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For given propellants, with their mass flow decided by the rpm of the turbo pump, what decides the thrust and acceleration produced by a rocket engine? Can we control them independently?

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The mass flow rate multiplied by the average exhaust velocity determines the thrust.

The thrust divided by the remaining mass of the rocket determines the acceleration. The thrust and acceleration can’t be controlled independently, except of course by discarding (or, I suppose, collecting) mass.

The design of the combustion chamber and nozzle and the chemistry of the combustion determines the exhaust velocity. Varying the mass flow rate changes the exhaust velocity slightly given a fixed engine design.

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  • $\begingroup$ Borogove: Important information - "The thrust & the acceleration cannot be controlled independently". It means we cannot really "economize" on the propellant, for a given payload to make it orbit? I was thinking that we can, with a given quantity of propellants, & CD nozzle designed to give thrust enough to launch a payload above atmosphere, control the acceleration to the minimum value (to overcome "g") so as to use balance fuel to impart orbital velocity to payload. Not possible? What would be the bare minimum acceleration that would be required by the payload, to cross Karman line? $\endgroup$
    – Niranjan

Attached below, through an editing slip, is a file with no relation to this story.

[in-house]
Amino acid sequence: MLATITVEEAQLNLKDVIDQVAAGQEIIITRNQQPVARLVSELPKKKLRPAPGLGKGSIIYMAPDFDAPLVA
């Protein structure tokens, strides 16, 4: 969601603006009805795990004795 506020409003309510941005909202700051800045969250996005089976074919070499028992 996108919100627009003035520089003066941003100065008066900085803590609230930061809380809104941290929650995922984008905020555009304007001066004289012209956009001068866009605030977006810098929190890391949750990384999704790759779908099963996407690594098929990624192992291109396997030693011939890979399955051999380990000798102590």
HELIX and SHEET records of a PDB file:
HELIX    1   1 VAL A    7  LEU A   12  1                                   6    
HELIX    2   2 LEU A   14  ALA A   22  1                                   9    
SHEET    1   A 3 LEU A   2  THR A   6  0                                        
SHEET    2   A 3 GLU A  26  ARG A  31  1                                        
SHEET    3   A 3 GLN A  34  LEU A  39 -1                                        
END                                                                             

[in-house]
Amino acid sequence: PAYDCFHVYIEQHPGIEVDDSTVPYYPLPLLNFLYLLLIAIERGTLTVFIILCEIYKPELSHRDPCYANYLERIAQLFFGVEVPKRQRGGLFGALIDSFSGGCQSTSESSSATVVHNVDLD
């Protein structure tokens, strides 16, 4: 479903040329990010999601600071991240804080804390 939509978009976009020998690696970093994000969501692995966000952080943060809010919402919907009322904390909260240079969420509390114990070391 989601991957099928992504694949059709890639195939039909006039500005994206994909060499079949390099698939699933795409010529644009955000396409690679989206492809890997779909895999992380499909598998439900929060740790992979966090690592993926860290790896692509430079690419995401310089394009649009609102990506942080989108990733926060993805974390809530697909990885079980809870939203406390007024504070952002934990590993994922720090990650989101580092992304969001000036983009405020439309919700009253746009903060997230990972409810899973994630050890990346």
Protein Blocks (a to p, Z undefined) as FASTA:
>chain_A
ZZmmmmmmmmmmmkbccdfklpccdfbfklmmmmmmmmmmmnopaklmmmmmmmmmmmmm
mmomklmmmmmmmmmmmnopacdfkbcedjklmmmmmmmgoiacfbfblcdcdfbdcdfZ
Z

Commented Jan 12, 2023 at 6:21
  • $\begingroup$ I think you may be misunderstanding what thrust actually is. $\endgroup$ Commented Jan 13, 2023 at 6:08
  • $\begingroup$ Borogove: My understanding of thrust is "the force exerted by the engine in downward direction (in case of a vertical rocket) so as to push a certain mass upwards". The higher the thrust, the more is the mass which can be pushed upwards. Acceleration is the rate of change of the velocity with which that mass moves upwards. Shall be grateful if you correct my perception if it is wrong. $\endgroup$
    – Niranjan
    Commented Jan 14, 2023 at 8:32
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    $\begingroup$ Your definitions are correct, but I get the impression you're thinking of thrust as something to be conserved. Limiting thrust to the minimum value to overcome g actually wastes propellant. Consider the limiting case where thrust is exactly equal to weight; you are burning propellant and producing thrust and getting nowhere. In the absence of atmospheric drag, the most efficient ascent is maximum thrust, because gravity costs you 9.8m/s of velocity for every second you spend in vertical ascent. $\endgroup$ Commented Jan 14, 2023 at 22:05

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